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Fake news on YouTube shooting spreads, despite recent efforts to clamp down on misinformation

Shooting at YouTube headquarters
Shooting at YouTube headquarters 02:13

Even before police secured YouTube's headquarters after a shooting there Tuesday, social media was flooded with a familiar scourge: Fake news. Police say three victims in the shooting in San Bruno, California, were transported for emergency treatment and the suspected female shooter was found dead from what they believe was a self-inflicted gunshot wound. The headquarters was evacuated as law enforcement officers investigated.

But on Twitter, various accounts claimed to know much more about the incident and its perpetrator than law enforcement. Many were passed over, but some still managed to attract dozens of interactions.

Twitter responded Tuesday saying it was "tracking" the accounts and "taking action on anything that violates our rules":

That didn't stop someone who rebooted a common hoax that actor Sam Hyde was the shooter, a frequent accusation following shootings. The post included a photo of Hyde carrying an assault weapon. 

Some of those tweets have since been removed. Another bogus claim was that YouTuber Matt Jarbo is behind the shooting:


False flag conspirators reemerged in their corner of Twitter to make their familiar claims about crisis actors participating in the shooting.

Even a BuzzFeed reporter actively debunking fake news was pulled into the misinformation:


And the Twitter account of one of the first YouTube employees to report the attack was hacked, prompting Twitter CEO Jack Dorsey to step in:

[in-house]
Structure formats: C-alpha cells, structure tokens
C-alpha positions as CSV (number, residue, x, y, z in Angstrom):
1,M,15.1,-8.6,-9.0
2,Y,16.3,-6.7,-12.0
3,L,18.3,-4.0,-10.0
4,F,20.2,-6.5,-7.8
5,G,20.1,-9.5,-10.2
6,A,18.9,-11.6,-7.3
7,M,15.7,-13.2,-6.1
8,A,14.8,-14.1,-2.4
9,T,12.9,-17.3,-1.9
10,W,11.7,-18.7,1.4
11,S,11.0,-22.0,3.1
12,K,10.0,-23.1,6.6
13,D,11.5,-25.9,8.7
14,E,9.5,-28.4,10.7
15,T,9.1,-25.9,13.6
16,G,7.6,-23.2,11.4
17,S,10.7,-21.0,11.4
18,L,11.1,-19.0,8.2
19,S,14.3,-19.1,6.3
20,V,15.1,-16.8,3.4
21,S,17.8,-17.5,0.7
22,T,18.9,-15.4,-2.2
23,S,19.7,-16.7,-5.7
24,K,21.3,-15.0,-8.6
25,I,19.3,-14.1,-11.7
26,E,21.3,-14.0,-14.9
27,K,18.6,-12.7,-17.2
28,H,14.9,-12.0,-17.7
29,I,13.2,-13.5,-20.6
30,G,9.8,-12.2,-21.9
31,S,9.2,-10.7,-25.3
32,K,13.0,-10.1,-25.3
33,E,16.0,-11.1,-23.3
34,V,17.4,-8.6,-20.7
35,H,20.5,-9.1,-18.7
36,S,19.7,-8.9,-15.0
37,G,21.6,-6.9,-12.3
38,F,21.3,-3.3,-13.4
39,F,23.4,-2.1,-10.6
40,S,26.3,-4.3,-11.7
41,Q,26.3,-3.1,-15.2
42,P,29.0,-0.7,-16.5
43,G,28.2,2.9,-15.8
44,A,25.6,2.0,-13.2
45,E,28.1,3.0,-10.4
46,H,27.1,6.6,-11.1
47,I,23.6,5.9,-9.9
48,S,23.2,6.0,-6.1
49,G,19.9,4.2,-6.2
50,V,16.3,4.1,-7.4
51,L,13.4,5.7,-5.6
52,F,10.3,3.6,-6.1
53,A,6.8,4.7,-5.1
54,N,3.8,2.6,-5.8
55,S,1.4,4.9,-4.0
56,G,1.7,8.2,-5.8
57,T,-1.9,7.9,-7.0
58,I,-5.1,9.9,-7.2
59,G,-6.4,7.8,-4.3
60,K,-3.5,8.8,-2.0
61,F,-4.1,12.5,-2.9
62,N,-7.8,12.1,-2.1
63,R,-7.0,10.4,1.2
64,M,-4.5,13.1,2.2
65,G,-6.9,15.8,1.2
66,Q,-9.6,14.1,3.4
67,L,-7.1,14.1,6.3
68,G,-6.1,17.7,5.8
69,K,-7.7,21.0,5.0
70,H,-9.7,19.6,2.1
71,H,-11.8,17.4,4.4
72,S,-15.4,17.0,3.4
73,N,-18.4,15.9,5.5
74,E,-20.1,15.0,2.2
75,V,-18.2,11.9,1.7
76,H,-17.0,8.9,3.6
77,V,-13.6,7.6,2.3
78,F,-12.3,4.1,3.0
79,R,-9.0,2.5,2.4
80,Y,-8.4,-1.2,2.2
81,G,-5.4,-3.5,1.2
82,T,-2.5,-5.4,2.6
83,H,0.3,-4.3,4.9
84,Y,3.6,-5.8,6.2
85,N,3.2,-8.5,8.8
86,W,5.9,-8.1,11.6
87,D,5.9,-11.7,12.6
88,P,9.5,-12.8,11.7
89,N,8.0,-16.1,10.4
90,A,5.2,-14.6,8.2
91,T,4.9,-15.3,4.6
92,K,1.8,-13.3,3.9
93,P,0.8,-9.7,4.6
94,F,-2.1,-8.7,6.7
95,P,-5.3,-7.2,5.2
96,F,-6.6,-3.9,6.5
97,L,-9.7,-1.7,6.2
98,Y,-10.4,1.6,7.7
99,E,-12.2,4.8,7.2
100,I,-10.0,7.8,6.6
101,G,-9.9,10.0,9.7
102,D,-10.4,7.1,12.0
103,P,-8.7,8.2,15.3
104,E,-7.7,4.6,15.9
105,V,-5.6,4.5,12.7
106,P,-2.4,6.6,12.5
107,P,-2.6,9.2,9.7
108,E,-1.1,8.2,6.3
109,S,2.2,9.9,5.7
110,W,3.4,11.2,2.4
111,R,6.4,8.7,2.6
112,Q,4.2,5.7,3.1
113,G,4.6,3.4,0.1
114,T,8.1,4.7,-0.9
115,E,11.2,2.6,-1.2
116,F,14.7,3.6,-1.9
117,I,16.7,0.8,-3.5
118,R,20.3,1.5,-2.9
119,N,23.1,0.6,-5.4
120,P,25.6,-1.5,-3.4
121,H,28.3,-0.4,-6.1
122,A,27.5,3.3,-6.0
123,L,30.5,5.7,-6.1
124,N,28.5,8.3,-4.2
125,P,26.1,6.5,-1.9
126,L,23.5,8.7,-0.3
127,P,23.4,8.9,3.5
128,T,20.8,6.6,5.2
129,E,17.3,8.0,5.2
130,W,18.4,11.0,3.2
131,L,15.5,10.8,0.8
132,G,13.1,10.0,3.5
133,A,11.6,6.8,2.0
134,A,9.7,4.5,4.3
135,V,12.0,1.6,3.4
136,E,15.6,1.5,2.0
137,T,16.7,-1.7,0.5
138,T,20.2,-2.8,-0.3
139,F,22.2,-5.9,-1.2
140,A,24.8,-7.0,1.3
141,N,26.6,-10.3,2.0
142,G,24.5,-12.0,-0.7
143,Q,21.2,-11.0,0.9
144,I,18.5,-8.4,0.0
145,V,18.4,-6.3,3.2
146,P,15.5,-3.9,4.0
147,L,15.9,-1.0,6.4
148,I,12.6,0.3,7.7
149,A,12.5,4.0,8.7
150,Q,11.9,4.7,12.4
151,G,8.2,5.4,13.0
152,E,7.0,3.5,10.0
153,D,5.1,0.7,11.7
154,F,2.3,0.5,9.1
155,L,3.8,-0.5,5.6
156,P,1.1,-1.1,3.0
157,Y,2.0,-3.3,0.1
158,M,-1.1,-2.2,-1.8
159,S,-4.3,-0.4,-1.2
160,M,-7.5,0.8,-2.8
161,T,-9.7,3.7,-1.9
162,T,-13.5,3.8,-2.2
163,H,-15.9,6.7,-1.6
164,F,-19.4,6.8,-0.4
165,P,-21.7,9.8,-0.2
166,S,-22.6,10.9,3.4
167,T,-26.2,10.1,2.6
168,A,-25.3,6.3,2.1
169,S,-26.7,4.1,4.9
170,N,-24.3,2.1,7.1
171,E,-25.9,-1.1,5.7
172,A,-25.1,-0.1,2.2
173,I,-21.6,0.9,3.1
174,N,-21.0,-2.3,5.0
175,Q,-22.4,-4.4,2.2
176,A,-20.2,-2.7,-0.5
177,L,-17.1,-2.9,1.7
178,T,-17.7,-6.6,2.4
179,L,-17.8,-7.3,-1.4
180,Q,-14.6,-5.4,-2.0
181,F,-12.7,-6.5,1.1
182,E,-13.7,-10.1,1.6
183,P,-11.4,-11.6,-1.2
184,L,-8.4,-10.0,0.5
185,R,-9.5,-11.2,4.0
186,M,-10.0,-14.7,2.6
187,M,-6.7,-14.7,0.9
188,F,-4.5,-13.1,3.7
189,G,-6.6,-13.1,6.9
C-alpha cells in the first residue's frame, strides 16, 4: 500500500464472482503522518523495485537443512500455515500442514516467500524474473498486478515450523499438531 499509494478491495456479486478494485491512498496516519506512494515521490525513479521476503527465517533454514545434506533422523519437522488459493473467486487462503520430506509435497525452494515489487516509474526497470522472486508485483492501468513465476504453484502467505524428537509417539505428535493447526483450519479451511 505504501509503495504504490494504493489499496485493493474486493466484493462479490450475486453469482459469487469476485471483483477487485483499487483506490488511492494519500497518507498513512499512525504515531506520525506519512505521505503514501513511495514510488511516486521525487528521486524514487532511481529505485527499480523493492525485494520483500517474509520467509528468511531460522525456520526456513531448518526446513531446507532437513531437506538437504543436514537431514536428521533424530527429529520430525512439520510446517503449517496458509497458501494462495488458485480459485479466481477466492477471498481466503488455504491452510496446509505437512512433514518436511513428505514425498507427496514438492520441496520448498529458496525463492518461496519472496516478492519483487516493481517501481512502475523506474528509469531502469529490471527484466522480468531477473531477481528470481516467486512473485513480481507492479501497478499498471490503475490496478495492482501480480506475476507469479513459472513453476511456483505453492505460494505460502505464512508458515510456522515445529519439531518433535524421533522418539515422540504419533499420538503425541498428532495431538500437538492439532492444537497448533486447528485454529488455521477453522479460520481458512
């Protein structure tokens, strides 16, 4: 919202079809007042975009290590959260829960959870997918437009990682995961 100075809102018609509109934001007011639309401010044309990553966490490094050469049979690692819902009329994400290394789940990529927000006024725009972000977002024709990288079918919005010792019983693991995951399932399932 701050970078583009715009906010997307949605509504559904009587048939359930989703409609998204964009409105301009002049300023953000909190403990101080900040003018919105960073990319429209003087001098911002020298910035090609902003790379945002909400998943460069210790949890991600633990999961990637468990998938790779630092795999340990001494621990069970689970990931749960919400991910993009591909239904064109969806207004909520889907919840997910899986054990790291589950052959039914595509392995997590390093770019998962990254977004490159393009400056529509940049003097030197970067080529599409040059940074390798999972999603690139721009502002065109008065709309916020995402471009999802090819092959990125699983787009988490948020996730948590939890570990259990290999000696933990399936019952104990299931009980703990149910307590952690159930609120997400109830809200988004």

Dorsey also addressed the issue of fake news on Twitter in a later statement:

YouTube itself, which has been subject to widespread criticism for surfacing conspiratorial videos in the wake of tragedies, was promoting verified media sources through the early waves of reports.


On Reddit, subreddits known for incubating conspiracies that spread to other networks linked the shooting as a "false flag" to be "anti-gun" or positing that the suspect was wearing a hijab and resembled prominent Women's March co-chair Linda Sarsour. 

On Gab, a social network that has become a haven for extremist and conspiratorial threads, speculation familiar to anyone following the rise of fake news emerged: That a description of the suspect that was deleted appeared to be the same as early descriptions of Parkland shooting suspect Nikolas Cruz.

CNET's Facebook account was subjected to comments promoting fake news before they were removed, echoing a refrain that Parkland shooting survivor and activist David Hogg was in some way involved.


Every major social network has its own challenges with disinformation. They've enacted series of algorithmic and structural changes in order to combat its spread. Just as Tuesday's shooting raged, Facebook said it was scrubbing more than 270 pages linked to a Russian troll farm.

This article originally appeared on CNET titled "Fake news on YouTube shooting spreads, despite recent efforts."

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